Week One of the Trial of Derek Chauvin—
The Pig Who Murdered George Floyd

Heavy Testimony… High Stakes

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April 5, 2021 | revcom.us

The first week of testimony in Derek Chauvin’s trial—for the brutal murder of George Floyd—has been emotionally wrenching and infuriating. Although the prosecution has framed the case from the beginning as being about a few cops who “violated their oath” or “did not follow the training,” the case unfolding is painting a devastating picture of police terror and its toll.

This has been a picture of the lived—and daily living—reality of tens of millions of Black and other oppressed masses, the reality that propelled a much larger section of society defiantly out into the streets during the Beautiful Rising last summer with eyes further opened on “systemic racism”—and concentrated in the trial.

The humanity of George Floyd—and the masses, including in witness testimonials—comes across in stark contrast to the inhumanity and the absolute depraved and unapologetic cruelty of Derek Chauvin, and the pigs on site. The jury—and millions of people following the trial—have seen excruciatingly painful video of the 9 minutes, 29 seconds during which Chauvin’s knee bore down on George Floyd’s neck as he lay on his stomach, his hands cuffed behind his back, gasping for air, pleading for his life, and then passing into unconsciousness and death, without any letup in the torture being inflicted.

We heard from nine witnesses on the scene—ranging from a 9-year-old girl to a 61-year-old man—describing how it felt to see this horror unfold before their very eyes, and to try desperately to prevent it, only to be stopped by what one girl called “a higher power”—cops with guns, mace and legal authority behind them. (See “March 31, 2021 Trial Opens with Devastating Portrayals of Cold-Blooded Murder.”) These witnesses are still traumatized almost a year later.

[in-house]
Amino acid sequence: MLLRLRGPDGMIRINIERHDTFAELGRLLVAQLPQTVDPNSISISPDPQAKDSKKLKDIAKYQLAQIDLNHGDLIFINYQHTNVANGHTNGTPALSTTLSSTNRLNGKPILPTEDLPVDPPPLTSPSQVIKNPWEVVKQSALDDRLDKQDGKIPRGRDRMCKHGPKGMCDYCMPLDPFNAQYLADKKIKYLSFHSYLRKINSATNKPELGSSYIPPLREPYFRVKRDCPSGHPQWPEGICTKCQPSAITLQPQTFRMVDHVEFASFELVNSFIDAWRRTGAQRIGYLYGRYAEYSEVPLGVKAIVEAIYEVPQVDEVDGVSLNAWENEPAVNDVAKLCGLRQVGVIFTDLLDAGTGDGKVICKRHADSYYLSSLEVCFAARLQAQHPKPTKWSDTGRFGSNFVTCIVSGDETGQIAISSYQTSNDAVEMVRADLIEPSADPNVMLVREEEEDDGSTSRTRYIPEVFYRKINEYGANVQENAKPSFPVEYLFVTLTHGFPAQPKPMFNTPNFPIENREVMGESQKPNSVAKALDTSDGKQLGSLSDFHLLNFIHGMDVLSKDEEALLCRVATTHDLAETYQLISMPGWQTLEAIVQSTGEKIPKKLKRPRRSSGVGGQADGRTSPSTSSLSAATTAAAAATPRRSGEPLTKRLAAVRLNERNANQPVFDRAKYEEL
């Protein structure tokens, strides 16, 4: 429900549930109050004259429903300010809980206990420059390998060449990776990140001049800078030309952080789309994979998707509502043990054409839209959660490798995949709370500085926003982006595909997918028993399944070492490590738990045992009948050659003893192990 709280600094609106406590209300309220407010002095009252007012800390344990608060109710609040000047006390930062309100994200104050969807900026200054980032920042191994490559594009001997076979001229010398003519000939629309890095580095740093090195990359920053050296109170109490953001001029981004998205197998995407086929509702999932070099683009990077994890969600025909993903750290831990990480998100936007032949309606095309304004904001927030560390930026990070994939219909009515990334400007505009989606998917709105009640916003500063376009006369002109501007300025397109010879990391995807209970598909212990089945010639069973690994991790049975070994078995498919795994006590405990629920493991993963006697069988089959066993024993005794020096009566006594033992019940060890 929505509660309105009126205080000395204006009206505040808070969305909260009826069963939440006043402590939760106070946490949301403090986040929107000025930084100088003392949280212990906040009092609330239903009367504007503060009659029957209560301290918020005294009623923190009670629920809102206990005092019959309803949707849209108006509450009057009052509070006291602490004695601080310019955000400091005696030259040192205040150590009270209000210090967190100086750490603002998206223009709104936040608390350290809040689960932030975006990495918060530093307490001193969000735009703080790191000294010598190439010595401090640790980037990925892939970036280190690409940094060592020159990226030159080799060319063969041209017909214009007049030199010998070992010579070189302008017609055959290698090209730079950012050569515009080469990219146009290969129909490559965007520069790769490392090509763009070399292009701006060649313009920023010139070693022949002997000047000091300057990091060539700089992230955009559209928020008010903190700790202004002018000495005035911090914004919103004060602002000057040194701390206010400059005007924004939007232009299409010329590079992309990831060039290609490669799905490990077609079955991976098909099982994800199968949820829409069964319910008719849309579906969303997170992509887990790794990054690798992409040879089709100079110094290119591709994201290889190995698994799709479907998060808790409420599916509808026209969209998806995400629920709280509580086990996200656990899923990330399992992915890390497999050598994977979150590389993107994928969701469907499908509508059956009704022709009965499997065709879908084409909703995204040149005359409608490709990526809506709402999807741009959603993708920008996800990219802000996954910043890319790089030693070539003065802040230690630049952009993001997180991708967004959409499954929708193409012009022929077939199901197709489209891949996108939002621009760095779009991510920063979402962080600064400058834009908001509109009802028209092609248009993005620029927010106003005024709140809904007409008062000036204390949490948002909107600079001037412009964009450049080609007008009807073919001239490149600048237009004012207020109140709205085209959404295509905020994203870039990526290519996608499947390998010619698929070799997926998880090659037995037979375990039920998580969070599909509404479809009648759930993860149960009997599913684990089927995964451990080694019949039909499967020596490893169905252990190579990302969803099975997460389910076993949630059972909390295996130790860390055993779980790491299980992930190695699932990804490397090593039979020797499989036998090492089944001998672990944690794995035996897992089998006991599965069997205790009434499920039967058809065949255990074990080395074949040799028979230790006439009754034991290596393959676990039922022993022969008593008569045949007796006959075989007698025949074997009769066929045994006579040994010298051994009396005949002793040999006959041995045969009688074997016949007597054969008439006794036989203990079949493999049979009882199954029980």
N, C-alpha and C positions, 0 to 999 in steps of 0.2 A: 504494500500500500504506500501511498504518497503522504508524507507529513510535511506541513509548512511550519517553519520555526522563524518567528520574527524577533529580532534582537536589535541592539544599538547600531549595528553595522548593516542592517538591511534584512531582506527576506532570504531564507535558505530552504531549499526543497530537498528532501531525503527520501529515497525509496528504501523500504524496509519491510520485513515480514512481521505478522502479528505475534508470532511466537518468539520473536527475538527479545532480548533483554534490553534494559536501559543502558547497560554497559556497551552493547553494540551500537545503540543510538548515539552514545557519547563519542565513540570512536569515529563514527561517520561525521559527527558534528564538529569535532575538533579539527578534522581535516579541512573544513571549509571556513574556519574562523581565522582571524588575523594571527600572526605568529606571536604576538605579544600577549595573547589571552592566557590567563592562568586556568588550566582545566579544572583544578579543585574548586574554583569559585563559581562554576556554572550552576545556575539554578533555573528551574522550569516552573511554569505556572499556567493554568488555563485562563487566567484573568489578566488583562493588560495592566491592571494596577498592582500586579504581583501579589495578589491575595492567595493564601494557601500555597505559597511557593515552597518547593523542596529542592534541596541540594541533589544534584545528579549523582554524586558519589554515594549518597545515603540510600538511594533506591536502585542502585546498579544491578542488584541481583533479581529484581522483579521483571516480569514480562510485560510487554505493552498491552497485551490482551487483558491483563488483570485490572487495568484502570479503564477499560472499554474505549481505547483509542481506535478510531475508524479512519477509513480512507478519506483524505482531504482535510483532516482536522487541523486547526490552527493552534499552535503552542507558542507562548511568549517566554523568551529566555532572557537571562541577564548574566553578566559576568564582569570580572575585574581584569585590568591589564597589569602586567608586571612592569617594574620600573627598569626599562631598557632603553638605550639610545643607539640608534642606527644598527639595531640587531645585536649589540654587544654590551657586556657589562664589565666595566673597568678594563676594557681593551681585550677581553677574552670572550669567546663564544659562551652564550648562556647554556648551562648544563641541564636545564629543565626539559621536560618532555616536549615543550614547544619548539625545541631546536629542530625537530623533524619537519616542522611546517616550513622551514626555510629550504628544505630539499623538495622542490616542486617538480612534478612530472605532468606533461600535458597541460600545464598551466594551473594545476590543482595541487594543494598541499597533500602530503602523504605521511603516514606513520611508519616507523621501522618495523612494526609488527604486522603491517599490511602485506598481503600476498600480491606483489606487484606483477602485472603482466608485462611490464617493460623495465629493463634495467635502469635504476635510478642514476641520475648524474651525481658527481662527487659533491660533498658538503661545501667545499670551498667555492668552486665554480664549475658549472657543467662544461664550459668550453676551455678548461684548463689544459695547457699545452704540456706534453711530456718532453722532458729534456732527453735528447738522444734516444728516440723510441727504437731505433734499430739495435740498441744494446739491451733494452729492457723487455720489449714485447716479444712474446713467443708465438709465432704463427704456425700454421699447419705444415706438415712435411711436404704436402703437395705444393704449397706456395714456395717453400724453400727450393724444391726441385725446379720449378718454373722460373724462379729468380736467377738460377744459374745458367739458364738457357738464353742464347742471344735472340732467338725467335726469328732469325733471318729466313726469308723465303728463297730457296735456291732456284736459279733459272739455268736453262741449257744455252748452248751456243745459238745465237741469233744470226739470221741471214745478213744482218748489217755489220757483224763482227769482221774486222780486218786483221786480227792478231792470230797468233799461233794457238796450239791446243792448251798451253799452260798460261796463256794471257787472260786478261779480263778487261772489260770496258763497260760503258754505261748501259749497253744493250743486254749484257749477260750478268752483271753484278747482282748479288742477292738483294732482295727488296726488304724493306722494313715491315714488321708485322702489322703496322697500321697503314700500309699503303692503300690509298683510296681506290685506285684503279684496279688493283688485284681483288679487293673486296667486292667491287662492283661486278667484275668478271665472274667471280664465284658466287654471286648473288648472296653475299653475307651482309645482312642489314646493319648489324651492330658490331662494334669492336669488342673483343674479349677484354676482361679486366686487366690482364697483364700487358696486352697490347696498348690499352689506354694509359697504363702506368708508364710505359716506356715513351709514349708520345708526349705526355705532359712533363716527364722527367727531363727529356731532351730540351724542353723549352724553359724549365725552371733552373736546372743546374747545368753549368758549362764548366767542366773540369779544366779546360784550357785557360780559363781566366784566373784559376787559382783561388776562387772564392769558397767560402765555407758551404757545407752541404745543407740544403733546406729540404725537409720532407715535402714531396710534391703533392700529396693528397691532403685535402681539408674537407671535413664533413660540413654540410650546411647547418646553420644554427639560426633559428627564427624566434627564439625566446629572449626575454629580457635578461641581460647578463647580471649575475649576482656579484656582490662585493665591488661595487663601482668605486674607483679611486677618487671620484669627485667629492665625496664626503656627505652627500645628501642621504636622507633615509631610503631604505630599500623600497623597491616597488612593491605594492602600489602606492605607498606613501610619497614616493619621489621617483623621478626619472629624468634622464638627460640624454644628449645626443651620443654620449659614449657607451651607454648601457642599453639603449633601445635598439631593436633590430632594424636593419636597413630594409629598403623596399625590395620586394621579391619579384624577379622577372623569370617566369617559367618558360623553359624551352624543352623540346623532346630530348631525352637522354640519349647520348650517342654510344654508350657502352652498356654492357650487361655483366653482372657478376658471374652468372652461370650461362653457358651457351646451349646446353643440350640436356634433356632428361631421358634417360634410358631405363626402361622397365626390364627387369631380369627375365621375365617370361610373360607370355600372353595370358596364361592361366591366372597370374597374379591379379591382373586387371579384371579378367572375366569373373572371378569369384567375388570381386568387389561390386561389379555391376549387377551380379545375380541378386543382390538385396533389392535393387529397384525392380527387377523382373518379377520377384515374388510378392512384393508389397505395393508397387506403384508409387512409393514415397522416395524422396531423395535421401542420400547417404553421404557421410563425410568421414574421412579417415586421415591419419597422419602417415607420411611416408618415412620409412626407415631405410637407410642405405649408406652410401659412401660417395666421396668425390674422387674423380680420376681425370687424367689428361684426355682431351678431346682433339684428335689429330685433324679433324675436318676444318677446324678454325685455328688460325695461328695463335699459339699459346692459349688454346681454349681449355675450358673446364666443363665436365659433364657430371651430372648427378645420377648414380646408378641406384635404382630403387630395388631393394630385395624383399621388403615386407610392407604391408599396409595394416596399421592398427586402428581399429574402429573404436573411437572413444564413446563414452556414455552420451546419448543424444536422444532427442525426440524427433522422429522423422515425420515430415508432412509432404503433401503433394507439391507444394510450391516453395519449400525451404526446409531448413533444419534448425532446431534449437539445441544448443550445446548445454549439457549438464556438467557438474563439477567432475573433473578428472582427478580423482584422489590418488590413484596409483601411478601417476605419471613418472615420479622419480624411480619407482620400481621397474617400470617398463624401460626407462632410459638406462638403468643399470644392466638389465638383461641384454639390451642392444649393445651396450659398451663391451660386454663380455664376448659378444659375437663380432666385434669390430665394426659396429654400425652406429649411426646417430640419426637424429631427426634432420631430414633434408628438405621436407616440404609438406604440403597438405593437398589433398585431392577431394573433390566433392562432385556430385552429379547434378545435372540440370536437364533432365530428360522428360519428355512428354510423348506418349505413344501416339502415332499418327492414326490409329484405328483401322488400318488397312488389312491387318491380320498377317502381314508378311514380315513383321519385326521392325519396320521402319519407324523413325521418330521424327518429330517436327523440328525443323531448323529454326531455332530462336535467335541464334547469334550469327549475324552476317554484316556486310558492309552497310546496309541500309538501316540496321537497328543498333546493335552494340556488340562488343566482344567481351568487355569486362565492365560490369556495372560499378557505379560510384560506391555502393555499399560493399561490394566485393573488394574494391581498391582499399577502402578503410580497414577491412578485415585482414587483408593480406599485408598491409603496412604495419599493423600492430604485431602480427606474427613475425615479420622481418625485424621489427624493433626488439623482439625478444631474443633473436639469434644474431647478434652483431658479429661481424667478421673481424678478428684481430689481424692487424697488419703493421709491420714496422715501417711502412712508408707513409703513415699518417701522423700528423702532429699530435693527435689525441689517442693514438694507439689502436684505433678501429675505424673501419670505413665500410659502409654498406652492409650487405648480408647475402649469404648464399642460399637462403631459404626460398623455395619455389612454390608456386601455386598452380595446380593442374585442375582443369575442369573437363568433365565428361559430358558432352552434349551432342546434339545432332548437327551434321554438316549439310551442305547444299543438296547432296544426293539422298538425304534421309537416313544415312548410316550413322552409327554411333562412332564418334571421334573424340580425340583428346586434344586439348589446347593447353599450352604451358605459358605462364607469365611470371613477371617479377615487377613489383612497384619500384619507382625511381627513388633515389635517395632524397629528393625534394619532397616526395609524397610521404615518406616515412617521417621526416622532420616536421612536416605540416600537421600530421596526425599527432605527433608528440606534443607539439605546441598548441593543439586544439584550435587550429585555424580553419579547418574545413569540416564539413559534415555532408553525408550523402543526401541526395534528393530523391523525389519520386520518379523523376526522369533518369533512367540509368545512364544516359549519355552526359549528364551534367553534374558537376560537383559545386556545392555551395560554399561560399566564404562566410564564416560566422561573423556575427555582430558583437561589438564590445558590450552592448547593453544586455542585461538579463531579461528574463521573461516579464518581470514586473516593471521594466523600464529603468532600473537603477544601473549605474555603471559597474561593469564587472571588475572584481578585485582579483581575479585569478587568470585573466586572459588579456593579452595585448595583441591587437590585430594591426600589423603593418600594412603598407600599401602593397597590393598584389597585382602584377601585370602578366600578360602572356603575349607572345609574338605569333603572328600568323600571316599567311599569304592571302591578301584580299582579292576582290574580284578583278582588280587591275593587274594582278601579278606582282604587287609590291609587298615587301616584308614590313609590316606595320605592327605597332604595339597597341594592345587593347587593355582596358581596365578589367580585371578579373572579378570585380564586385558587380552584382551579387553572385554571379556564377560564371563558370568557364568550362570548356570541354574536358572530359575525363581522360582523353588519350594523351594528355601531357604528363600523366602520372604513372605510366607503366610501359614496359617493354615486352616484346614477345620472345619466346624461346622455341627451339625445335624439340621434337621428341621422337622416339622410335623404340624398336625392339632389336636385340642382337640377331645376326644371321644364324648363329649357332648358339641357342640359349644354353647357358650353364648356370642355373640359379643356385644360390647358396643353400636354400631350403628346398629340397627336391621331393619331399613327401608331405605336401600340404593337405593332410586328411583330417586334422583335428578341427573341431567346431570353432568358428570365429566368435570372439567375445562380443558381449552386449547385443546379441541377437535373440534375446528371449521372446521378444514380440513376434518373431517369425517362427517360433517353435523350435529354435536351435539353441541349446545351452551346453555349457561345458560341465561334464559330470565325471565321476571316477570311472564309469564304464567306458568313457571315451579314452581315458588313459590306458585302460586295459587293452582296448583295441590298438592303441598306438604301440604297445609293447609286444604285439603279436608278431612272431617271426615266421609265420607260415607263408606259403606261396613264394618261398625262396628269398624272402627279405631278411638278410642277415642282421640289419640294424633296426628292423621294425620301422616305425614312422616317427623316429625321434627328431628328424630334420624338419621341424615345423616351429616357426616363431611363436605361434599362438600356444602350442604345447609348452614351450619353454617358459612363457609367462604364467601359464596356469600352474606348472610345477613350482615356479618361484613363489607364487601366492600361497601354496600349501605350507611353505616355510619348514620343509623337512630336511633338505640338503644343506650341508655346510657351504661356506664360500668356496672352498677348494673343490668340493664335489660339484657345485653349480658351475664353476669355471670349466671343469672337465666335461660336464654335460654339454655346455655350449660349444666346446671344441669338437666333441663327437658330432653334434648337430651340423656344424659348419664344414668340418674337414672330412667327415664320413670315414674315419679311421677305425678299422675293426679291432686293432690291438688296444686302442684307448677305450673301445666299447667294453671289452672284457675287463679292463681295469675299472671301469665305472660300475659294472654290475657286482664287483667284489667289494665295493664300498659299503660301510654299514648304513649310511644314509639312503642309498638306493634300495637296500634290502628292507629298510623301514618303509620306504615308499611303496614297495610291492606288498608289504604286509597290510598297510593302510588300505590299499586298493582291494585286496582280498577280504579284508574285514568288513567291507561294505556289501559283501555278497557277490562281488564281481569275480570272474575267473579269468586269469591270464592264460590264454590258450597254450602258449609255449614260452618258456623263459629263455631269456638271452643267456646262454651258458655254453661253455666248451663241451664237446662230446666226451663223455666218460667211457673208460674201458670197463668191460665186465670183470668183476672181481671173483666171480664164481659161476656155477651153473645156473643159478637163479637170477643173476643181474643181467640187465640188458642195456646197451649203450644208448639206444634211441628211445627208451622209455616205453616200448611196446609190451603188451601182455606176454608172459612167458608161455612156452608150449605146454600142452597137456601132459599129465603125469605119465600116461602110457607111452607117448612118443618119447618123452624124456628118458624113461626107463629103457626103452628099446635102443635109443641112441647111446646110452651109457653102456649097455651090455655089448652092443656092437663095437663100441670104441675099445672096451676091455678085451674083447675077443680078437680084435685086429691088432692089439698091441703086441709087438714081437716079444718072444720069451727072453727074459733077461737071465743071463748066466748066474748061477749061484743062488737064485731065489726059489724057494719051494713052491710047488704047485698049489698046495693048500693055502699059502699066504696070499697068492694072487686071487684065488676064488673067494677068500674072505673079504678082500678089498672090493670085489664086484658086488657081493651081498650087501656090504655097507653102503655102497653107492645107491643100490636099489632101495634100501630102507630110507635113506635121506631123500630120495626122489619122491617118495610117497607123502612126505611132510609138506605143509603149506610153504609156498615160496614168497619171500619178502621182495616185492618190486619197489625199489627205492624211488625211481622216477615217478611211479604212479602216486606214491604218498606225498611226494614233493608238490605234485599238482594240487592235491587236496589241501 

We heard from the paramedics who were finally able to get Chauvin off of Floyd’s dead body describe their heroic but unsuccessful efforts to revive him, to give “a human … a second chance at life.”

And we heard the heartrending testimony of Courteney Ross, describing her sweet, kind boyfriend, full of love and full of life in spite of health problems including opioid addiction.

Through all of this, the horror of this crime and the brutality of the cops stood out in sharp contrast to the humanity of George Floyd and these people.

But that is not all.

We heard from witnesses who had pleaded with Derek Chauvin and his fellow pigs to let up. These included a mixed martial arts fighter with experience in chokeholds (who had expertise about what kinds of chokeholds were life-threatening); a white fire-fighter EMT (with experience in what people look like when their lives are being extinguished); as well as an older Black man, two teenagers, and a young child, who pleaded with Chauvin and his fellow pigs to let up.

In short, millions of people around the world who were viewing this trial, or parts of it, saw the heartlessness of the pigs—callous, heartless cruelty that Black and other oppressed people confront every hour of every day.

People heard something else: the ways in which different witnesses invoked their feelings that what happened to George Floyd could have happened to any Black person—such as the Black teenager who said it could have been her father or her uncle, or the white firefighter/EMT saying that she stayed on the scene because she was worried that after George Floyd was killed, the remaining cops would begin attacking other Black men in the crowd who were protesting Floyd’s murder.

People came face to face with the fact that Derek Chauvin took George Floyd’s life over a trifle—a counterfeit $20 bill—that the clerk in the store didn’t even want to initially report. Just as Michael Brown lost his life for a packet of cigarillos, Eric Garner for selling loose cigarettes on a corner, Trayvon Martin for wearing a hoodie and “looking suspicious” in the eyes of a racist, Amadou Diallo for holding a wallet, 12-year-old boy Tamir Rice for playing with a toy gun… and on and on.